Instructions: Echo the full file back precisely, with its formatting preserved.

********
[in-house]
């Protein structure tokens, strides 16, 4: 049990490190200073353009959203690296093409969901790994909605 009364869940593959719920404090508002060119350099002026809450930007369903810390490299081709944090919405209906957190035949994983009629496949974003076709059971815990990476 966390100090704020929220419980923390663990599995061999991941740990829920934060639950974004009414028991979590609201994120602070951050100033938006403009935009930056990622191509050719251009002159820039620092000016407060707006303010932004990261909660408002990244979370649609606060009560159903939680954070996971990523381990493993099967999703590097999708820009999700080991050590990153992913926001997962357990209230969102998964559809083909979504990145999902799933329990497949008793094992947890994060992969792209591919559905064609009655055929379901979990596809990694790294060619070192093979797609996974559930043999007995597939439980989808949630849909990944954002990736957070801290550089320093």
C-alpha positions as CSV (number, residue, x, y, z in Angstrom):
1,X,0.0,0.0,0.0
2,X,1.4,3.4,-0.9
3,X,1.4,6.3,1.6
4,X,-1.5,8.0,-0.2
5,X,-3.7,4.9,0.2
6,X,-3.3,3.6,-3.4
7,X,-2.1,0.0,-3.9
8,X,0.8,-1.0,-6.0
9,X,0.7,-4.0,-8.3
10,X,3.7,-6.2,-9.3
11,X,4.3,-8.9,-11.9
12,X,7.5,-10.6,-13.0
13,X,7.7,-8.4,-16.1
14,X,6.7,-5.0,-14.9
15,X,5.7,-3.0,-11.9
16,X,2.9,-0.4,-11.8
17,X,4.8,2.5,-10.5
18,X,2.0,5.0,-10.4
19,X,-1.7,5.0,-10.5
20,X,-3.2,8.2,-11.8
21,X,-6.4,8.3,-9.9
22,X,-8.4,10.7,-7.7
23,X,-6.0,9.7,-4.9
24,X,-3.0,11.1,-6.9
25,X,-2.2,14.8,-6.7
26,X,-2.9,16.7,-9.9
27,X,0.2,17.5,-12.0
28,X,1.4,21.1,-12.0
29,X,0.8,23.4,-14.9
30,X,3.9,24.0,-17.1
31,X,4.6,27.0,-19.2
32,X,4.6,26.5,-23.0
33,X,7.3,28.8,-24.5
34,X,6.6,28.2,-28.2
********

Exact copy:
[in-house]
């Protein structure tokens, strides 16, 4: 049990490190200073353009959203690296093409969901790994909605 009364869940593959719920404090508002060119350099002026809450930007369903810390490299081709944090919405209906957190035949994983009629496949974003076709059971815990990476 966390100090704020929220419980923390663990599995061999991941740990829920934060639950974004009414028991979590609201994120602070951050100033938006403009935009930056990622191509050719251009002159820039620092000016407060707006303010932004990261909660408002990244979370649609606060009560159903939680954070996971990523381990493993099967999703590097999708820009999700080991050590990153992913926001997962357990209230969102998964559809083909979504990145999902799933329990497949008793094992947890994060992969792209591919559905064609009655055929379901979990596809990694790294060619070192093979797609996974559930043999007995597939439980989808949630849909990944954002990736957070801290550089320093």
C-alpha positions as CSV (number, residue, x, y, z in Angstrom):
1,X,0.0,0.0,0.0
2,X,1.4,3.4,-0.9
3,X,1.4,6.3,1.6
4,X,-1.5,8.0,-0.2
5,X,-3.7,4.9,0.2
6,X,-3.3,3.6,-3.4
7,X,-2.1,0.0,-3.9
8,X,0.8,-1.0,-6.0
9,X,0.7,-4.0,-8.3
10,X,3.7,-6.2,-9.3
11,X,4.3,-8.9,-11.9
12,X,7.5,-10.6,-13.0
13,X,7.7,-8.4,-16.1
14,X,6.7,-5.0,-14.9
15,X,5.7,-3.0,-11.9
16,X,2.9,-0.4,-11.8
17,X,4.8,2.5,-10.5
18,X,2.0,5.0,-10.4
19,X,-1.7,5.0,-10.5
20,X,-3.2,8.2,-11.8
21,X,-6.4,8.3,-9.9
22,X,-8.4,10.7,-7.7
23,X,-6.0,9.7,-4.9
24,X,-3.0,11.1,-6.9
25,X,-2.2,14.8,-6.7
26,X,-2.9,16.7,-9.9
27,X,0.2,17.5,-12.0
28,X,1.4,21.1,-12.0
29,X,0.8,23.4,-14.9
30,X,3.9,24.0,-17.1
31,X,4.6,27.0,-19.2
32,X,4.6,26.5,-23.0
33,X,7.3,28.8,-24.5
34,X,6.6,28.2,-28.2